• Al-Shabaab is an extremist organization seeking to establish an austere version of Islam in Somalia. The group operates in Kenya, Ethiopia, and Tanzania; it initially pledged allegiance to al-Qa’ida in 2008, and the current leader is Ahmad Umar.
  • In May 2015, the Islamic State of  Iraq and Syria (ISIS) made an appeal for al-Shabaab to abandon al-Qa’ida. In an effort to limit support for ISIS within al-Shabaab’s ranks, Umar called for the capture, torture, and killing of any member attempting to defect to ISIS. Since that time, some members have left to join a newly formed organization, Jabha East Africa, which has allied with ISIS and operates in Somalia, Uganda, and Kenya.
  • In Somalia, al-Shabaab primarily targets African Mission in Somalia (AMISOM) forces, attacking targets such as government bases, as well as soft targets such as hotels and restaurants frequented by foreign diplomats and officials. In January 2016, al-Shabaab carried out a coordinated attack against an AMISOM base in El-Ade, in southwestern Somalia, killing about 150 Kenyan troops, according to the UN.
  • In neighboring Kenya, Al-Shabaab has been successful in recruiting from the Somali refugee camp in Dadaab and others who feel oppressed under Kenyan Defense Forces. Since 2013, al-Shabaab has been responsible for the deaths of about 400 Kenyans. The most notable attacks include the Westgate Mall siege that killed 67 in 2013 and the Garissa University attack in 2015, which killed 148.

Threat to New Jersey: Low

Al-Shabaab has encouraged homegrown violent extremists to execute attacks in the United States, with little success. The group lacks the capability to direct attacks against the United States and continues to focus operations on Africa.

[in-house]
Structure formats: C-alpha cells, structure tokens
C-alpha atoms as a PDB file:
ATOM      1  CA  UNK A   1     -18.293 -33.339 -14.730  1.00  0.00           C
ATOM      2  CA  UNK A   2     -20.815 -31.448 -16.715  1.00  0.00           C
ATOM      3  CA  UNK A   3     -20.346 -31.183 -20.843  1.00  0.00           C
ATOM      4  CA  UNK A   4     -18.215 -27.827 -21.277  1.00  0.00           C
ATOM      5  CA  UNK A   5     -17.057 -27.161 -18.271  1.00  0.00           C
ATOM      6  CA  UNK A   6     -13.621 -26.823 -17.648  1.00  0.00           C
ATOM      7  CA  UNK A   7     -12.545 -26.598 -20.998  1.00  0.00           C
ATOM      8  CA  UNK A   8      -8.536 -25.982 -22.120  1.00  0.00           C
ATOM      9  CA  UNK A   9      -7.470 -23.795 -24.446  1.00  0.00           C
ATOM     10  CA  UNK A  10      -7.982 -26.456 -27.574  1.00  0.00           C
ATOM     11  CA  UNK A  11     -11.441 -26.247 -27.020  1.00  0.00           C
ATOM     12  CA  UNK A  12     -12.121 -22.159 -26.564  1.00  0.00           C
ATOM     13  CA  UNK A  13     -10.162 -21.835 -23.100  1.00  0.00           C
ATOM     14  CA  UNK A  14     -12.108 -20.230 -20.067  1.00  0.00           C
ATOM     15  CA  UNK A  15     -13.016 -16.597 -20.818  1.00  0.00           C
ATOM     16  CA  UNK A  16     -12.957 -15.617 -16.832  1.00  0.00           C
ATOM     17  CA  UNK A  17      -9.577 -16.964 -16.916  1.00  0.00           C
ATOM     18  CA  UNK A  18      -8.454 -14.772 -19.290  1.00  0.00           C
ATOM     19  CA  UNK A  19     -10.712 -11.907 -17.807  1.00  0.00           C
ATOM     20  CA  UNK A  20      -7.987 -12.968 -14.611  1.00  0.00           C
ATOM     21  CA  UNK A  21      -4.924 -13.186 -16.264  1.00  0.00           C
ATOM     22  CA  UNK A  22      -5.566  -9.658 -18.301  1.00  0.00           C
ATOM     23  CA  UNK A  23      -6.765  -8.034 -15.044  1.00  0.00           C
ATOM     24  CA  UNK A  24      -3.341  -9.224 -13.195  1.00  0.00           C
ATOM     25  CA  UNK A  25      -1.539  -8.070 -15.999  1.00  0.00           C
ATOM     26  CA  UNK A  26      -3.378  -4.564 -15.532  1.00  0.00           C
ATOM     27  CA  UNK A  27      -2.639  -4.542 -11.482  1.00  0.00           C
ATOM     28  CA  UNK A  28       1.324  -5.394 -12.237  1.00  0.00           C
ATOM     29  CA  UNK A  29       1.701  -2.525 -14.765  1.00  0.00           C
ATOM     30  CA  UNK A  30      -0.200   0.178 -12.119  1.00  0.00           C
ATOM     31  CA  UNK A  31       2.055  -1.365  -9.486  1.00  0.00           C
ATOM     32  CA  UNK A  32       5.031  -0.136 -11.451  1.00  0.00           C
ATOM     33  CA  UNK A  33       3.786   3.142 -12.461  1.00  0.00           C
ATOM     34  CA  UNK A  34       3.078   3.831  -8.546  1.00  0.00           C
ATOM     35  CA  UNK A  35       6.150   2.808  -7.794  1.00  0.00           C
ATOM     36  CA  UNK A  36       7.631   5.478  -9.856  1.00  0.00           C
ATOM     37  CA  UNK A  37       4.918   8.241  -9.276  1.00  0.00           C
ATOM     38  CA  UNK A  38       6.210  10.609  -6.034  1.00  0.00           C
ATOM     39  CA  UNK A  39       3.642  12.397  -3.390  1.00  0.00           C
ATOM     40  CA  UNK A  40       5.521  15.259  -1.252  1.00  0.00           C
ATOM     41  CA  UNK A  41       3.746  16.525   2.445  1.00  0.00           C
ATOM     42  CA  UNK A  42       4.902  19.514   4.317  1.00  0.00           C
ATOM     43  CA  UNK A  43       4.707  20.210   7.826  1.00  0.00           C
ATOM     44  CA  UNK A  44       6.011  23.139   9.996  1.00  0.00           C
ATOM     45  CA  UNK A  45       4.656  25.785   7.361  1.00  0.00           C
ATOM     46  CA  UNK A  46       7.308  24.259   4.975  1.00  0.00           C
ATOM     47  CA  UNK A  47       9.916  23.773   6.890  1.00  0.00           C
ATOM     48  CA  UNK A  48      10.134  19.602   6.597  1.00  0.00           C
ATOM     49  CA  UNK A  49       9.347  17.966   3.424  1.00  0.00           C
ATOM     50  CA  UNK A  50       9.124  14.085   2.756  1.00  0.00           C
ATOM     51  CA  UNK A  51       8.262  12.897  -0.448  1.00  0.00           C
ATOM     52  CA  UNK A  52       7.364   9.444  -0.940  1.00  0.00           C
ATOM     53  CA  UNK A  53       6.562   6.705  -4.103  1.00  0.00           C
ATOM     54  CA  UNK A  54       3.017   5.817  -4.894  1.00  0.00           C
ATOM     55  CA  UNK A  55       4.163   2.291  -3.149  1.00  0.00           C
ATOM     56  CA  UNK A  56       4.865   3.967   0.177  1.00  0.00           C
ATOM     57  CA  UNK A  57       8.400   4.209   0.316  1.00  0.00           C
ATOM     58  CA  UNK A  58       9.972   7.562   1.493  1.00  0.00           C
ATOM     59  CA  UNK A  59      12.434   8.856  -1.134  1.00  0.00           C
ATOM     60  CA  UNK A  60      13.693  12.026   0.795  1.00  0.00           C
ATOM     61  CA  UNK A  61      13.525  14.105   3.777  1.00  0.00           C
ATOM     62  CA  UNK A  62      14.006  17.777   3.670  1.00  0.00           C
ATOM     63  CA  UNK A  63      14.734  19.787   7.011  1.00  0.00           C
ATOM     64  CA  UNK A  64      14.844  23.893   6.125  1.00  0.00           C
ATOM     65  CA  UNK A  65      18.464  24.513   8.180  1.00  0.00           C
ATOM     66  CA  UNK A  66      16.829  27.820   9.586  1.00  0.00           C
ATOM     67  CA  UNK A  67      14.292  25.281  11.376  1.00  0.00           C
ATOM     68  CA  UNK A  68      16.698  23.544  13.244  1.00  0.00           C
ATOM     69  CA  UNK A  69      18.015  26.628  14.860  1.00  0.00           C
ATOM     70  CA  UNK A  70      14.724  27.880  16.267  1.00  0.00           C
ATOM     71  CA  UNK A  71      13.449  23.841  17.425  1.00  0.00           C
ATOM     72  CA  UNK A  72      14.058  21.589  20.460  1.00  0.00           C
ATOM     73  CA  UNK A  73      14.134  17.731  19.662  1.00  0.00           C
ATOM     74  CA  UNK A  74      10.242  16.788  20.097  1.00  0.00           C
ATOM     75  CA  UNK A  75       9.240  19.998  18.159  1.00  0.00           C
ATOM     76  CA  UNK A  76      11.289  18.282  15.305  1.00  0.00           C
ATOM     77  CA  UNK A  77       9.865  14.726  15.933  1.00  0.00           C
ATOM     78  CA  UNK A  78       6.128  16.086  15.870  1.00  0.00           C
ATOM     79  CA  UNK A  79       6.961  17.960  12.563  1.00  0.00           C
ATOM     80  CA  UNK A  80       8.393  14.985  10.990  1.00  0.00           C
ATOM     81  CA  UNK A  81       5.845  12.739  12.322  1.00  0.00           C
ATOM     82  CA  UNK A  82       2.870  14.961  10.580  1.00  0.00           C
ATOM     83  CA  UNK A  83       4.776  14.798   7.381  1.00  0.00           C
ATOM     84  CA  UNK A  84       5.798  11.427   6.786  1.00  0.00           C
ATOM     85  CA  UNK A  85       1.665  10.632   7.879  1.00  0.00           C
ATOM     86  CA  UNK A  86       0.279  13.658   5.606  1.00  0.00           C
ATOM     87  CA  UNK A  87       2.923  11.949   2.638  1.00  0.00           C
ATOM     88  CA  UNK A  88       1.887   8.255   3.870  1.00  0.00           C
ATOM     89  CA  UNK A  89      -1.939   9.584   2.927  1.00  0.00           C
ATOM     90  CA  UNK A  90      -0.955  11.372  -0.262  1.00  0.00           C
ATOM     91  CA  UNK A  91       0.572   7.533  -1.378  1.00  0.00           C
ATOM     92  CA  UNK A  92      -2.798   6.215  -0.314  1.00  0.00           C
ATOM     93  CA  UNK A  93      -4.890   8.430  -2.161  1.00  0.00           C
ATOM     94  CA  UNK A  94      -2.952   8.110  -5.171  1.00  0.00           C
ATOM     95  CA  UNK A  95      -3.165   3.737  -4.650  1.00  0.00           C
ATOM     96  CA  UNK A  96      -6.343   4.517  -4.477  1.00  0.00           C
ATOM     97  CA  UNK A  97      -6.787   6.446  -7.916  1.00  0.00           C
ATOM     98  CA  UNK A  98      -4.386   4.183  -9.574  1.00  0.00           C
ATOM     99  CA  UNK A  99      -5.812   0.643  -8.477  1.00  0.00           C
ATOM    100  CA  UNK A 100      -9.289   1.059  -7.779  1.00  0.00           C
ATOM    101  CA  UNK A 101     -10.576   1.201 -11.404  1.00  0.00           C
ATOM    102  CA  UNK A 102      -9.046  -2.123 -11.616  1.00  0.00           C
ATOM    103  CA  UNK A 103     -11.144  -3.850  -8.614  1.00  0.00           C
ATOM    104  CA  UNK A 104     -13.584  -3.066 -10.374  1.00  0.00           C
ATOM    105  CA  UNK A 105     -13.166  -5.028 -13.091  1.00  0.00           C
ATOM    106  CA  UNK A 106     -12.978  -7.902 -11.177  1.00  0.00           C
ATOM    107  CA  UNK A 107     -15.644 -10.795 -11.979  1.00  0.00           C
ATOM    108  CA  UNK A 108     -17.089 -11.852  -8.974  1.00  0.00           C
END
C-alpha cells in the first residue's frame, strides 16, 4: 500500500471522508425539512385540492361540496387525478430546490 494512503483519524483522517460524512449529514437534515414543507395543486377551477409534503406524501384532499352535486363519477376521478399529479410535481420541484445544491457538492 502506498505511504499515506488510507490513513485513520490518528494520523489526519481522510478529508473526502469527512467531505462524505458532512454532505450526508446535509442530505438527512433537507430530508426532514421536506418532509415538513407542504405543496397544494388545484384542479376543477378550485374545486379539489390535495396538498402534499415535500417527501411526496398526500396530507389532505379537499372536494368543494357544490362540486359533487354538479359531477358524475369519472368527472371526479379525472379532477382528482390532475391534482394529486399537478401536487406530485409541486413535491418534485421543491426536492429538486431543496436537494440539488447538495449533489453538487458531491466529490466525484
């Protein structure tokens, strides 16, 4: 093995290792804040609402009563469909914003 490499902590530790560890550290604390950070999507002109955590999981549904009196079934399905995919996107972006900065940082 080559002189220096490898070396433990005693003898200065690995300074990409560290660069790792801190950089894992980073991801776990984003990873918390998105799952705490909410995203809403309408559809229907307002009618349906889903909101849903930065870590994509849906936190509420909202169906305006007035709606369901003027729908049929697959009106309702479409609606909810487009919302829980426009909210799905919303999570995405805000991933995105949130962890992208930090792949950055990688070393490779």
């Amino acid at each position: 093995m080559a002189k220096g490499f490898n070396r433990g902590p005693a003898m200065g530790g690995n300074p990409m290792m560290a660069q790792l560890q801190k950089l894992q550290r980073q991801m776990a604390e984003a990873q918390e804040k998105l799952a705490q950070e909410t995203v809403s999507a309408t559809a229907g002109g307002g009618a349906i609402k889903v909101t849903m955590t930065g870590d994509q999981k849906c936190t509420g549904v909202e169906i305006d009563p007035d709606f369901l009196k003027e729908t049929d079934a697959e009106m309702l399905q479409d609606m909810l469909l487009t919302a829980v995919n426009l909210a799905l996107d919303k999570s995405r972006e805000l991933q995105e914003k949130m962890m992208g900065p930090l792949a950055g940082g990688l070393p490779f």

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  • In March 2016, US military forces carried out an airstrike that killed approximately 150 members of al-Shabaab at a training camp 120 miles north of Mogadishu, Somalia’s capital—a blow to al-Shabaab’s recruitment efforts.
  • In February 2016, al-Shabaab claimed an attack against a departing Daallo Airlines flight. The attack targeted Western intelligence officials and Turkish NATO forces, but it was unsuccessful in injuring anyone except the attacker, who had concealed a bomb inside a laptop.

  • In 2010, federal authorities arrested New Jersey residents Mohamed Alessa and Carlos Almonte at John F. Kennedy Airport in New York for attempting to travel to Somalia in support of al-Shabaab. Both men received sentences of over 20 years in prison.

US Nexus

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  • In January 2016, Maalik Jones, a US citizen from Maryland, was indicted for providing material support and receiving training from al-Shabaab while in Somalia and Kenya. Jones traveled via commercial aircraft from New York to Kenya in 2011 and fought for the organization in 2011-15.
  • Between 2009-11, al-Shabaab was responsible for the most federally indicted persons in counterterrorism cases in the United States. A majority of these cases occurred in Minneapolis, which is home to a large Somali diaspora. In 2007-11, at least 27 known males left Minneapolis to join al-Shabaab.

  • In 2006, Omar Hammami, a US citizen from Alabama, traveled to Somalia to become a commander, propagandist, and recruiter for the group. In 2012, he was added to the FBI’s Most Wanted Terrorist list but al-Shabaab killed him in 2013 for publicly disagreeing with the leadership over the strategic direction of the group.

Additional Resources

Hotel Security: Lessons From Terrorist Attacks in Africa

School Security: Lessons from a Kenyan University Attack

Al-Qa’ida: Influence Over Global Nodes Waning

For more information, please contact NJOHSP's Analysis Bureau at or 609-584-4000.